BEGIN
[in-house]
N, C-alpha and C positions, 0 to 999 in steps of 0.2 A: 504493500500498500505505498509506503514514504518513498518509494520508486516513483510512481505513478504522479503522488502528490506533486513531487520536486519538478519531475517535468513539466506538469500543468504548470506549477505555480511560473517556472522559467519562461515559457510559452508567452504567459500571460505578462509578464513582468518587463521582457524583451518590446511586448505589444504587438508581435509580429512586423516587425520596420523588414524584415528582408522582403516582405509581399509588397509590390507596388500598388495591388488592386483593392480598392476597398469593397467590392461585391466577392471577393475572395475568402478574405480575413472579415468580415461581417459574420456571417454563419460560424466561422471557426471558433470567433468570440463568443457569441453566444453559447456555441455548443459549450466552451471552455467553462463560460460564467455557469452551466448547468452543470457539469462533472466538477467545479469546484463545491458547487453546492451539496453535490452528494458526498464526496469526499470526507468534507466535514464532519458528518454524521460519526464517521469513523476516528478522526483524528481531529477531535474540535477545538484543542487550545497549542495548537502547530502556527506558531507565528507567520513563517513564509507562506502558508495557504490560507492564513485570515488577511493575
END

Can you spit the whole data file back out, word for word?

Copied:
[in-house]
N, C-alpha and C positions, 0 to 999 in steps of 0.2 A: 504493500500498500505505498509506503514514504518513498518509494520508486516513483510512481505513478504522479503522488502528490506533486513531487520536486519538478519531475517535468513539466506538469500543468504548470506549477505555480511560473517556472522559467519562461515559457510559452508567452504567459500571460505578462509578464513582468518587463521582457524583451518590446511586448505589444504587438508581435509580429512586423516587425520596420523588414524584415528582408522582403516582405509581399509588397509590390507596388500598388495591388488592386483593392480598392476597398469593397467590392461585391466577392471577393475572395475568402478574405480575413472579415468580415461581417459574420456571417454563419460560424466561422471557426471558433470567433468570440463568443457569441453566444453559447456555441455548443459549450466552451471552455467553462463560460460564467455557469452551466448547468452543470457539469462533472466538477467545479469546484463545491458547487453546492451539496453535490452528494458526498464526496469526499470526507468534507466535514464532519458528518454524521460519526464517521469513523476516528478522526483524528481531529477531535474540535477545538484543542487550545497549542495548537502547530502556527506558531507565528507567520513563517513564509507562506502558508495557504490560507492564513485570515488577511493575